|Submitted By: Joel Andress / Centers for Medicare and Medicaid Services (CMS) Center for Clinical Standards and Quality (CCSQ)|
|Data Element Information|
|Rationale for Separate Consideration||USCDIv1 only requires BMI percentile for ages 2-20. Recommend expanding to include BMI (as a number) for the adult population. USCDIv1 also requires all data necessary to calculate a BMI (age (DOB), birth sex, height and weight) but not BMI.|
|Use Case Description(s)|
|Use Case Description||BMI for adults is used in quality measurement among CMS quality measures in IQR and QPP. As obesity is a challenge for adults in the united states, this important vital sign is captured for assessment of appropriate care for those adults with certain BMI levels.|
|Estimated number of stakeholders capturing, accessing using or exchanging||Providers participating in CMS quality reporting programs (QPP) currently capture, access and exchange BMI results (or associated data elements for calculation) in the adult population.
eCQI resource center, includes measure specifications for CMS program eCQMs: https://ecqi.healthit.gov/ecqms (i.e. CMS 771)
|Link to use case project page||https://ecqi.healthit.gov/ecqms|
|Maturity of Use and Technical Specifications for Data Element|
|Additional Specifications||HL7 FHIR US Core Implementation Guide STU3 based on FHIR R4, Observation Vital Sign BMI Profile, http://hl7.org/fhir/R4/bmi.html
HL7 FHIR QI Core Implementation Guide STU4 based on FHIR R4, Observation Profile http://hl7.org/fhir/us/qicore/StructureDefinition-qicore-observation.html
CMS Quality Data Model (QDM) version 5.5 Guidance, physical exams performed (https://ecqi.healthit.gov/sites/default/files/QDM-v5.5-Guidance-Update-May-2020-508.pdf)
HL7 C-CDA Release 2.0 (http://www.hl7.org/implement/standards/product_brief.cfm?product_id=492)
|Current Use||Extensively used in production environments|
Vital signs widely available in EHR systems. BMI, based on standard terminology, supported in observation profiles in EHR systems. Used in CMS measurement, and therefore captured by providers participating in quality reporting programs.
|Number of organizations/individuals with which this data element has been electronically exchanged||5 or more. This data element has been tested at scale between multiple different production environments to support the majority of anticipated stakeholders.|
Vital signs, including adult BMI results are electronically exchanged for quality measurement used across CMS programs via QRDA files and other file architecture.
Vital Sign data can also be electronically transferred via C-CDA for clinical care coordination
|Restrictions on Standardization (e.g. proprietary code)||No challenges anticipated|
|Restrictions on Use (e.g. licensing, user fees)||None|
|Privacy and Security Concerns||This data, like any patient data, should be exchanged securely. Current processes exist, governed by CMS and ONC, to securely transfer this data.|
|Estimate of Overall Burden||Minimal burden estimated; BMI used for quality measurement, and associated data elements needed for calculation already required by USCDI v1|
|Other Implementation Challenges||N/A|
Physiologic measurements of a patient that indicate the status of the body’s life sustaining functions.
Information from the submission form
Submitted by jdamore on 2020-10-24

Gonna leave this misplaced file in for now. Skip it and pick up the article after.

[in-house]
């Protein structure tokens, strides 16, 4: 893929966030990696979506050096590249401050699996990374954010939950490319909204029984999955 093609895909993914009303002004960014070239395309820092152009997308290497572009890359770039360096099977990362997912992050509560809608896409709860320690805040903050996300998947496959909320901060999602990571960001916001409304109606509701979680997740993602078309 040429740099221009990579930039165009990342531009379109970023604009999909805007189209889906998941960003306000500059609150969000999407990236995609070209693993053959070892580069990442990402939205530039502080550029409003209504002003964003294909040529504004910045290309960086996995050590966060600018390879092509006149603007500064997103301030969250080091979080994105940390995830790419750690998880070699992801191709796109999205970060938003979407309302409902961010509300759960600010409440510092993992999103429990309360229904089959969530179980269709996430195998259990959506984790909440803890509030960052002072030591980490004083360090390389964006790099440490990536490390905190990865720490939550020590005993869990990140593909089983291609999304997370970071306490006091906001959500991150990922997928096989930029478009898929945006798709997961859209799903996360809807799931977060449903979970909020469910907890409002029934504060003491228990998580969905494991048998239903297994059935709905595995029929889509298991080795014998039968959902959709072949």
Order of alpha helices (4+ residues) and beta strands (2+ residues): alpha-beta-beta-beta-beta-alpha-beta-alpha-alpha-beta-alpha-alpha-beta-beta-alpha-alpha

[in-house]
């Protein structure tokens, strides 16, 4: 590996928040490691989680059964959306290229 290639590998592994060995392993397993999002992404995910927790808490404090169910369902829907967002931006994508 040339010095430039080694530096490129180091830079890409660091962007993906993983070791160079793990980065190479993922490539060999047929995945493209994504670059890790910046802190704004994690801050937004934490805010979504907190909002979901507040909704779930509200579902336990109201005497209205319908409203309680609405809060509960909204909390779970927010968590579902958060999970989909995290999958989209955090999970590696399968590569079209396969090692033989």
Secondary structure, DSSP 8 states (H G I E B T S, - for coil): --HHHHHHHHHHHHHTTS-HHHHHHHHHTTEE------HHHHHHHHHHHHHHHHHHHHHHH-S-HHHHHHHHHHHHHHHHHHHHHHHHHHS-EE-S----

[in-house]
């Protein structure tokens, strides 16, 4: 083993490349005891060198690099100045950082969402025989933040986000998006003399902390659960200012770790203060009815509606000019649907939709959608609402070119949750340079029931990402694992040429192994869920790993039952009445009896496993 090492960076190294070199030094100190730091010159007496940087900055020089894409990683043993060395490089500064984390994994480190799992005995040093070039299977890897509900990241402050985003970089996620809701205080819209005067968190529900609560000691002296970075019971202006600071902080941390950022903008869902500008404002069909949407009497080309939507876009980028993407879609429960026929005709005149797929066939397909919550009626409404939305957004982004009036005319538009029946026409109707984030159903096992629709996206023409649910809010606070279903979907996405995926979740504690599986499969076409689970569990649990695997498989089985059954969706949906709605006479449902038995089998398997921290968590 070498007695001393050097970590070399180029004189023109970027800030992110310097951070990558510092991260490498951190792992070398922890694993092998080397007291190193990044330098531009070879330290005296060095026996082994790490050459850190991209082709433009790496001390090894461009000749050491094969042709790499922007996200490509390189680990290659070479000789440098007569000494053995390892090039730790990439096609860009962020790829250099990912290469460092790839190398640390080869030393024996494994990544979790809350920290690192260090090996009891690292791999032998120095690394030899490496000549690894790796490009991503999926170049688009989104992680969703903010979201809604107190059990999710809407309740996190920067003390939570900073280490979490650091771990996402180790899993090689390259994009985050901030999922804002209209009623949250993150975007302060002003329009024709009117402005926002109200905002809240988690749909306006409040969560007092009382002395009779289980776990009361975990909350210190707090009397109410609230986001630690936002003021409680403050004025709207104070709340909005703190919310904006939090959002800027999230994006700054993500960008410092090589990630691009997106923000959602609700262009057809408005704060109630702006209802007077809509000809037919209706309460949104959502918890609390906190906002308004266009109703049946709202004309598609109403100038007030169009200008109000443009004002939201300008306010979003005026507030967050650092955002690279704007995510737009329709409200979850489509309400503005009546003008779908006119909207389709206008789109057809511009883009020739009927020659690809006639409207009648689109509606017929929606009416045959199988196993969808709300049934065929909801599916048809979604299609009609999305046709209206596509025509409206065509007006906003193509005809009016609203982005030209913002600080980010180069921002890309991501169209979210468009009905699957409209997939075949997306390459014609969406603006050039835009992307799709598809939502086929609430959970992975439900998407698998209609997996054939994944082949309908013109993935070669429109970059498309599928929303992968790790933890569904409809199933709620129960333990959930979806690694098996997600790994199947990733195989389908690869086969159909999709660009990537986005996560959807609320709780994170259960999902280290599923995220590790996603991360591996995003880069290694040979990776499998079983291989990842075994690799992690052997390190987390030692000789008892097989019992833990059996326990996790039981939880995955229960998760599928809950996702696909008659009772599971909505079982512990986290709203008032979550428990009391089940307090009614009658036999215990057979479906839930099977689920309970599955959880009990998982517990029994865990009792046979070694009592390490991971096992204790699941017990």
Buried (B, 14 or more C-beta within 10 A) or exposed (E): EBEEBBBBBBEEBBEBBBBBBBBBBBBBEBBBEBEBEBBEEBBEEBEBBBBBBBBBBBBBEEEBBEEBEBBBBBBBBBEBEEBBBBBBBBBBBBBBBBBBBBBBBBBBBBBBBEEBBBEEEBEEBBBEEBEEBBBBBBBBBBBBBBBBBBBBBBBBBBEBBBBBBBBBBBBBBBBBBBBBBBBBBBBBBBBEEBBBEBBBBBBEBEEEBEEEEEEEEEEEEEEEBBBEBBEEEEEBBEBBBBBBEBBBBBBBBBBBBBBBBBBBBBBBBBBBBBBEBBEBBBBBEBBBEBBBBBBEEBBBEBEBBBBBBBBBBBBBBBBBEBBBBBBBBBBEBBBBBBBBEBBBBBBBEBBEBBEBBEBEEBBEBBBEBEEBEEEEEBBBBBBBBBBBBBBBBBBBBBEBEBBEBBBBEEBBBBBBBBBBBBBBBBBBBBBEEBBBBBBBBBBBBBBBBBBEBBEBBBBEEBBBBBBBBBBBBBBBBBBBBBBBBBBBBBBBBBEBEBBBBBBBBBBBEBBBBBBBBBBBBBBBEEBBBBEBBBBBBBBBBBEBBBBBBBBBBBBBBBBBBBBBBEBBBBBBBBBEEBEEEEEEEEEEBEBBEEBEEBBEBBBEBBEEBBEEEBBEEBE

Support to Advance BMI in USCDIThis comment is in support of the advancement of Body Mass Index (BMI) in the United States Core Data for Interoperability. As part of a research project sponsored by the National Committee of Quality Assurance (NCQA) and a regional health information exchange in New York, Diameter Health was requested to examine data included in clinical documents, such as C-CDA, for 474 distinct facilities in 2020. These clinical documents are shared through health information exchange with other healthcare organizations routinely, in part to fulfill requirements for use of certified health information technology to record and transmit data related to USCDI. These facilities represented a mix of ambulatory care, inpatient and post-acute settings in New York. The project was sponsored as part of the emerging program for Data Aggregator Validation (DAV) launched by NCQA (https://www.ncqa.org/programs/data-and-information-technology/hit-and-data-certification/hedis-compliance-audit-certification/data-aggregator-validation/). These comments represent the perspective of Diameter Health and are not meant to represent the opinions, perspectives or policy of any other organization. Over the data analysis of 474 organizations having sampled 100 clinical documents from each, Diameter Health found that most organizations recorded and transmitted BMI information as part of care encounters. This information was available on approximately 60% of patient records and was shared on at least some patients for over 80% of facilities. This information was virtually always sent with the appropriate LOINC code. BMI has been historically included as part of the standard vital signs expected in clinical documents. HL7 validated examples already show the appropriate way to record and transmit this information (http://cdasearch.hl7.org/examples/view/Vital%20Signs/Panel%20of%20Vital%20Signs%20in%20Metric%20Units) Diameter Health works with over 20 health information exchanges nationally as well as an array of health plans, health information technology vendors and governmental entities. The findings shared as part of this research supports observations from other clients. Diameter Health strongly supports the continued elevation of BMI in the USCDI and we believe that the data from the field shows that this information is already widely recorded and exchanged among healthcare organizations. Please feel welcome to reach out if it would be helpful to share more details or to answer questions regarding this comment.